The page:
Greens question hunters’ U-turn after call for turtle dove moratorium

Alternattiva Demokratika welcome change of heart but says it is a pity that hunters took so long to take note of unsustainable hunting of turtle doves

The status of the European turtle dove has been classifed as vulnerable after its populations plummeted by 80% in the past 30 years (Photo: David Tipling / Nature Picture Library)
The status of the European turtle dove has been classifed as vulnerable after its populations plummeted by 80% in the past 30 years (Photo: David Tipling / Nature Picture Library)

Alternattiva Demokratika has questioned the hunting lobby’s surprising proposal for the government to suspend spring hunting, arguing that while it is relieved at the hunters’ change of heart, it was a pity that it took so long for them to take note of the unsustainable practice.

With EU action against Malta imminent, hunters’ federation FKNK yesterday called for a turtle dove moratorium in light of the decline of turtle doves and the classification of the species as “vulnerable.”

The FKNK’s call for a moratorium was also endorsed by St Hubert’s Hunters who said the ban on the hunting of the European turtle dove should remain in force until the sustainability of its species has been scientifically proven.

The hunter’s U-turn comes just over a year after the pro-hunting lobby won by the slimmest of margins an abrogative referendum on the abolition of spring hunting.

Welcoming the hunters’ proposals, Alternattiva Demokratika spokesperson Simon Galea questioned why hunters had in the past opposed a ban on the hunting of turtle doves, only for them to now realise the reality of this unsuitable practice.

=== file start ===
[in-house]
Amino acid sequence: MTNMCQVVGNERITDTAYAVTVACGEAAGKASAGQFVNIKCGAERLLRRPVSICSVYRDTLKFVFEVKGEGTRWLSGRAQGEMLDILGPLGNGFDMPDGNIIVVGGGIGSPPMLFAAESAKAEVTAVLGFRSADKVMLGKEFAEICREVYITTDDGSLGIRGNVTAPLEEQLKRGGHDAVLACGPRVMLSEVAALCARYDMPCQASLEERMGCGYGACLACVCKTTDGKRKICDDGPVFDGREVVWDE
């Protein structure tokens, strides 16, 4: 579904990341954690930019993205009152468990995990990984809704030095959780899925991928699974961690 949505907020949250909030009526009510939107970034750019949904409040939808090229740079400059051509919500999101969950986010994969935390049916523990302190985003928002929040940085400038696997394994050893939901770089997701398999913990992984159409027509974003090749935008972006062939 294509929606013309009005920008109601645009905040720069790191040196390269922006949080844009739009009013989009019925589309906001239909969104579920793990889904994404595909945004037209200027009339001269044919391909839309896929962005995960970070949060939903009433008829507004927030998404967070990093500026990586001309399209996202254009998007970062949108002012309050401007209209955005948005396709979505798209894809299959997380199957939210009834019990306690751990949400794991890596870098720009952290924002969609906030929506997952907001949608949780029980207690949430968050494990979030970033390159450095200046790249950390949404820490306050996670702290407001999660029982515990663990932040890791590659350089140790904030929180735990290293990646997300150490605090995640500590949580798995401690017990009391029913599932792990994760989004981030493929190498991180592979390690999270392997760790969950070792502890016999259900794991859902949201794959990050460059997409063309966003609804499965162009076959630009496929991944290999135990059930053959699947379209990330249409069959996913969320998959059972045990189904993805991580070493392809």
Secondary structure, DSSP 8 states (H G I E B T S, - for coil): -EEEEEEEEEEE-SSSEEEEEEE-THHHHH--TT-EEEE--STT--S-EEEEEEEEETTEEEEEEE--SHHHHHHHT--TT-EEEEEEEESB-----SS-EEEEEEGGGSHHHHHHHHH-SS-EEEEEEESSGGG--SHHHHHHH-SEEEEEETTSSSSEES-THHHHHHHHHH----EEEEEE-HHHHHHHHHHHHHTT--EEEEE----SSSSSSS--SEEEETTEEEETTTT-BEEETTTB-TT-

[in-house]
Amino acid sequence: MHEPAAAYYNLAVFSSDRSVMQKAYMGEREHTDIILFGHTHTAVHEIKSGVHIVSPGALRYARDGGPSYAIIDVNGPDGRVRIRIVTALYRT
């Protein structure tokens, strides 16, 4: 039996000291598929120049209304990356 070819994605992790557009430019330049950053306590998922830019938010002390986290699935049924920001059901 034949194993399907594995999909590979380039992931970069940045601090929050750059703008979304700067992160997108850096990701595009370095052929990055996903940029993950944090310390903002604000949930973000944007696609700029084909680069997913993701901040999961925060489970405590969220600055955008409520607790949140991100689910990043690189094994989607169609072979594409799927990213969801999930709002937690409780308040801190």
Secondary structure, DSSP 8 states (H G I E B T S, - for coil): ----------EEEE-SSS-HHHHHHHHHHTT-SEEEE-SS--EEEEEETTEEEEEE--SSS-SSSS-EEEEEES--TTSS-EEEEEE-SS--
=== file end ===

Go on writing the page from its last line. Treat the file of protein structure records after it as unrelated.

“Sustainability is a key factor in nature protection including in conservation of bird species. Shooting down birds on their way to breed is already unjustified on its own merits let alone when same species of birds killed is dwindling in numbers and turtle dove hunting is a case in point,” Galea, the party’s spokesperson on animal welfare, said.

A report by the International Union for the Conservation of Nature last June revealed how the European Commission placed the European turtledove on the red list of endangered species after having experienced an 80% decrease in species in the past 30 years. 

“Quails and particularly, turtle doves are both experiencing decline in numbers as confirmed through scientific data including reports by the EU. It is a pity that the hunters opposed us and environmental NGOs on the issue for so many years and took so long to come to terms with this reality and that both PN and PL supported such an unsustainable practice," Galea said.

The hunters’ change of heart was also welcomed by BirdLife Malta, who yesterday said the Maltese government should have applied for such a moratorium a long time ago on the basis of the scientific facts available.

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